The Caribbean Utilities Company this month will announce a new system of costs called “demand billing,” charging customers according to their highest electricity consumption every month.
The new system will initially target CUC’s 135 largest commercial customers, but potentially expand to include residential clients after a phased introduction starting later this year and lasting three years.
As of Dec. 31, 2016, the company boasted 24,429 residential customers and 4,249 commercial clients.
More immediately, however, demand billing is expected to boost CUC’s Consumer Owned Renewable Energy program, promoting private, individually owned solar- and wind-generation systems, and boosting use of battery storage to smooth out sudden jumps in consumption.
“There is a Demand Rate program under discussion with OfReg [the Utility Regulation and Competition Office] that will be applicable to large commercial customers and could also be used for new CORE-type customers,” Sacha Tibbetts, CUC manager for engineering services, said.
CUC has not announced a date to introduce the scheme, although rate changes have traditionally been implemented on June 1.
To date, CUC has limited residential CORE systems to 20 kilowatts and commercial installations to 100KW.
Once the new rates have been determined, they “will be introduced to large commercial customers and will be offered as an optional rate for customers wishing to have renewable-energy systems on their premises,” Mr. Tibbetts said.
“If a CORE customer can use their system to reduce their demand on the system reliably, they could get a further reduction in their bill over and above the offset of fuel costs.”
He said “there is not a plan at this time” for the utility to make demand billing obligatory for residential clients.
The company says the new system will be “revenue neutral,” leaving CUC coffers unaffected, although OfReg has not agreed to the utility’s rate proposals, and private-industry representative the Cayman Renewable Energy Association says viability of the new system depends on the charges.
“Whether or not they are viable depends totally upon the rates which the regulator approves,” said Cayman Renewable Energy Association founder and chairman James Whittaker, also owner of solar designer and installer Greentech.
“Based on CREA’s analysis, it will only be possible to achieve economic financial returns with the demand rates program using renewable energy,” he said.
Charles Farrington, OfReg executive director for energy and utilities, said, “CUC is discussing the topic of demand rates with CREA, and eventually CUC may propose some alternative-rate structures that involve demand charges, to OfReg for approval.”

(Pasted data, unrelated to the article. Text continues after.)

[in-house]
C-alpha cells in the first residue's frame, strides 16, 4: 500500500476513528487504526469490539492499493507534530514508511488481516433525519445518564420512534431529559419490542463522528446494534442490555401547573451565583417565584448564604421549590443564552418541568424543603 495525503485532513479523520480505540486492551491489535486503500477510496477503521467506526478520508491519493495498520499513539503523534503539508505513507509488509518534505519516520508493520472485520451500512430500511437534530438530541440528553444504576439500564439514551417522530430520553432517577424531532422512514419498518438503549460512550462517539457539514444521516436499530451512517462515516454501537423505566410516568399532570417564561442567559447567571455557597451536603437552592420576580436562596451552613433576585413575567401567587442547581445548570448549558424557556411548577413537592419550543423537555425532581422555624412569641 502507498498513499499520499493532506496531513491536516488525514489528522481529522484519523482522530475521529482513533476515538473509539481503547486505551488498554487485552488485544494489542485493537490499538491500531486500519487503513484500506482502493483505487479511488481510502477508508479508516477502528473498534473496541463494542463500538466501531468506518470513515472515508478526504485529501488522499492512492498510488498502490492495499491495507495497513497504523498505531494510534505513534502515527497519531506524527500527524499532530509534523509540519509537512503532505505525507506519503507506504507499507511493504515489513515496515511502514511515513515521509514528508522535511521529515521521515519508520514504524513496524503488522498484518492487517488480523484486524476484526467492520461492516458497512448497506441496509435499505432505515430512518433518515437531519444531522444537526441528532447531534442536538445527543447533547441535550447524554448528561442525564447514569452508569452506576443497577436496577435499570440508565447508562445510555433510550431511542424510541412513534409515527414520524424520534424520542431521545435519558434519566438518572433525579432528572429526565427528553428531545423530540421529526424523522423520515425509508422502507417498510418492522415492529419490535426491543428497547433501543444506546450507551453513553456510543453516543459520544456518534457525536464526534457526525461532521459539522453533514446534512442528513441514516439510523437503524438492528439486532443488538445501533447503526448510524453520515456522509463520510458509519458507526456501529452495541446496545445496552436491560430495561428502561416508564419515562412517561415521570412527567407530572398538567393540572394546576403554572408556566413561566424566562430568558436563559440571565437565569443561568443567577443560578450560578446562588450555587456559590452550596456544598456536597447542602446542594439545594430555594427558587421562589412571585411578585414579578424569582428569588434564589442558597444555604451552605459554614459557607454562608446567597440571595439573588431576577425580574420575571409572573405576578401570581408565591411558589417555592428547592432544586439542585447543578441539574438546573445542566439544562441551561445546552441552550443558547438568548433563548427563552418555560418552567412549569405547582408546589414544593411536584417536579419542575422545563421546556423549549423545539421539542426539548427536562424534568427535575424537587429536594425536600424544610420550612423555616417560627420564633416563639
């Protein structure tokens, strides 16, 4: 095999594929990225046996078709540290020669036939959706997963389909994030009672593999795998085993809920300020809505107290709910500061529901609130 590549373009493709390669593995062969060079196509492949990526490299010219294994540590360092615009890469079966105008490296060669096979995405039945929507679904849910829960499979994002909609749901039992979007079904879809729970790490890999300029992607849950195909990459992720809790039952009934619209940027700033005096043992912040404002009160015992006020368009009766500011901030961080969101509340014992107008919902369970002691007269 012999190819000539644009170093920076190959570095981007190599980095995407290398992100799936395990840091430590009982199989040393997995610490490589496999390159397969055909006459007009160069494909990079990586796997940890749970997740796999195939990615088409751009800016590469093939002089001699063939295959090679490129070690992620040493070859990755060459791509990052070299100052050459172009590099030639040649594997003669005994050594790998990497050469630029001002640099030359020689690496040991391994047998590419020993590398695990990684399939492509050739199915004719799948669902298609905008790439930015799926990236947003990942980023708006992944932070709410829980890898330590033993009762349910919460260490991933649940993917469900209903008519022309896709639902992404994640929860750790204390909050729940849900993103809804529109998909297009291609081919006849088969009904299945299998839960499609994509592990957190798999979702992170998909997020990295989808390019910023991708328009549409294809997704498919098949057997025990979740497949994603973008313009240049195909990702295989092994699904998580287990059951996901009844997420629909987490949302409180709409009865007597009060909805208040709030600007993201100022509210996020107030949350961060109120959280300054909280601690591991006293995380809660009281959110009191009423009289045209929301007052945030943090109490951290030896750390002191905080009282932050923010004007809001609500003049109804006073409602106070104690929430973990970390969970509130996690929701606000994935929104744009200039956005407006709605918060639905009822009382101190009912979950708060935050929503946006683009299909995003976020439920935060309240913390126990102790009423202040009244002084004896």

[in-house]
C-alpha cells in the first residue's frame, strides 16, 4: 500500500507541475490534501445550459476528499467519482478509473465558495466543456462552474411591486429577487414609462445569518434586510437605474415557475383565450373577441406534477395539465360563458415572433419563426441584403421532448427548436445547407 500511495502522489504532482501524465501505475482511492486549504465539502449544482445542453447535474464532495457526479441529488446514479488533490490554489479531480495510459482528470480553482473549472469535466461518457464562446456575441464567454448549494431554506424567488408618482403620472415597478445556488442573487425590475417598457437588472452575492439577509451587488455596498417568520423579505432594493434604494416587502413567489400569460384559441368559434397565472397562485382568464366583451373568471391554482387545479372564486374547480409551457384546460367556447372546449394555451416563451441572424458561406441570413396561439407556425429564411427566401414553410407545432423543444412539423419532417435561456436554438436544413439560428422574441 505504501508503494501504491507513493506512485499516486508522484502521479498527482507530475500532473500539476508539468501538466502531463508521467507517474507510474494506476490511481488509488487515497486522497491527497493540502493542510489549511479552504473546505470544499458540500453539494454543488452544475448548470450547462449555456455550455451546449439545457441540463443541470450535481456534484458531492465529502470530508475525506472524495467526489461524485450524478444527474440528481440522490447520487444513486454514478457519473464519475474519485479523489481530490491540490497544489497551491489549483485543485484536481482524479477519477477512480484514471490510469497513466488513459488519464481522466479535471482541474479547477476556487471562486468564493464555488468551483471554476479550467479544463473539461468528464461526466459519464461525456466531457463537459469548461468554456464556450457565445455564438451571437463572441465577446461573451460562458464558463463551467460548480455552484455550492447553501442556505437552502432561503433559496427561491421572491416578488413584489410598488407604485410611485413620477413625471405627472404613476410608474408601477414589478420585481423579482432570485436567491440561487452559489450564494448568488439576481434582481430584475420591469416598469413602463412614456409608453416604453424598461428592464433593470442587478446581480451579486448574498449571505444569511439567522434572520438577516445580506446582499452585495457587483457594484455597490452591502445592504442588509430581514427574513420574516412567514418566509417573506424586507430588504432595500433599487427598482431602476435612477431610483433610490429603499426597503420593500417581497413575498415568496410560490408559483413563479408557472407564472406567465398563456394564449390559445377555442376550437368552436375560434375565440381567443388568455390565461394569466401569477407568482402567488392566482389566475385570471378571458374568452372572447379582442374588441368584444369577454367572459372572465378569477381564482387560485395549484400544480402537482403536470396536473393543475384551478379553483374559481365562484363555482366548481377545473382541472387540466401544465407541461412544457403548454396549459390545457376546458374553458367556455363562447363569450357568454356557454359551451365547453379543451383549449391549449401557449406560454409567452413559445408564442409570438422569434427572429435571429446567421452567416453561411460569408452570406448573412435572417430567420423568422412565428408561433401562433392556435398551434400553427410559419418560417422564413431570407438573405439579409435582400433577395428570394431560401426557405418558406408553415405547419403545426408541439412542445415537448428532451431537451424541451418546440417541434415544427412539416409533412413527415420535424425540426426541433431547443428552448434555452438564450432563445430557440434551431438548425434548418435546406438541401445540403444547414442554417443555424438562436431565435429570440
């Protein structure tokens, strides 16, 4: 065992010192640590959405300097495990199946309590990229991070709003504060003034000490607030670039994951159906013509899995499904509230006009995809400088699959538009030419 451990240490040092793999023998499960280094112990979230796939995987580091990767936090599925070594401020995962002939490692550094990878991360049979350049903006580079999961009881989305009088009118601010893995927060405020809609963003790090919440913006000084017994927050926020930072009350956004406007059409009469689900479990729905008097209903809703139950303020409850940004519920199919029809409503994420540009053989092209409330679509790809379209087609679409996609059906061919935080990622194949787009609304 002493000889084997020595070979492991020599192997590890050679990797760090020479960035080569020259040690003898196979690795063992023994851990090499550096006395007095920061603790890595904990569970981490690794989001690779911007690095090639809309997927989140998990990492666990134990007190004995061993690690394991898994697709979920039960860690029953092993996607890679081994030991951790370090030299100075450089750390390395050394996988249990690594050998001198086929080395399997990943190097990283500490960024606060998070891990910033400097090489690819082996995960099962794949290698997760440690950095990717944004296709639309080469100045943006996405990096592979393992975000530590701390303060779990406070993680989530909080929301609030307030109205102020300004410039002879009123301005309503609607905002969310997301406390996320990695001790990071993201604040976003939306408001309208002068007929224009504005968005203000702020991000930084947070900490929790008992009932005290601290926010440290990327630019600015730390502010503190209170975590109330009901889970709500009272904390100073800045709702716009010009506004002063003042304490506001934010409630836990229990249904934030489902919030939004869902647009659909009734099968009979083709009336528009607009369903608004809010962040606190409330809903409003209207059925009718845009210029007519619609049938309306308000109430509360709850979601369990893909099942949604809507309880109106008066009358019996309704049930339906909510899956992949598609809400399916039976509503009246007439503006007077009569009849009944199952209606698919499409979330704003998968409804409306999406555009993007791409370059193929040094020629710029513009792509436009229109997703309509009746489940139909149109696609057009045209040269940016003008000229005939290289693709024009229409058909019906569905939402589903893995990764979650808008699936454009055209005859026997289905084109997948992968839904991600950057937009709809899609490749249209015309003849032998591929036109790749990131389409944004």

The discussions, he said, “are part of the process, but we are not there yet. If OfReg [were] to approve alternative rates for some consumers, it would be subject to consumer-education efforts on the part of CUC and so … consumers would learn about them in advance.”
CUC acknowledged that charges were still under discussion, but sought to minimize concerns: “The rates are still being finalized. However, they are designed such that CUC is revenue neutral, i.e., the rates will not result in any new revenue or reduce any existing revenue,” Mr. Tibbetts said.
Demand billing is widely employed elsewhere, justified on the grounds that a power company must maintain the equipment and infrastructure to supply customers’ peak requirements.
CUC meets peak demand of 103.4 megawatts, and retains a generating capacity of 161 MW.
Mr. Tibbetts said the new “demand” charges will ape “standard rate structures for large commercial customers in many other markets.”
“Demand rate structures allow the customer to be billed on all the costs of their service so that they can make decisions on how they can save costs for themselves with respect to their peak-power demand and their energy usage,” he added.
Reliance on renewable energy and privately operated CORE systems – with storage batteries – is the chief method of managing energy consumption. Mr. Whittaker said demand billing could boost renewables, but only if the private systems achieved “economies of scale,” generating several hundred kilowatts.
“Over time,” he said, however, the scale would diminish, ultimately ending CORE, “but this will take a few years still.”
“In my view,” he said, “we are moving to demand billing to more fairly allocate the need for capacity for certain customers, typically large commercial entities, as well as to facilitate programs that can utilize renewable energy and energy storage outside of the CORE program.”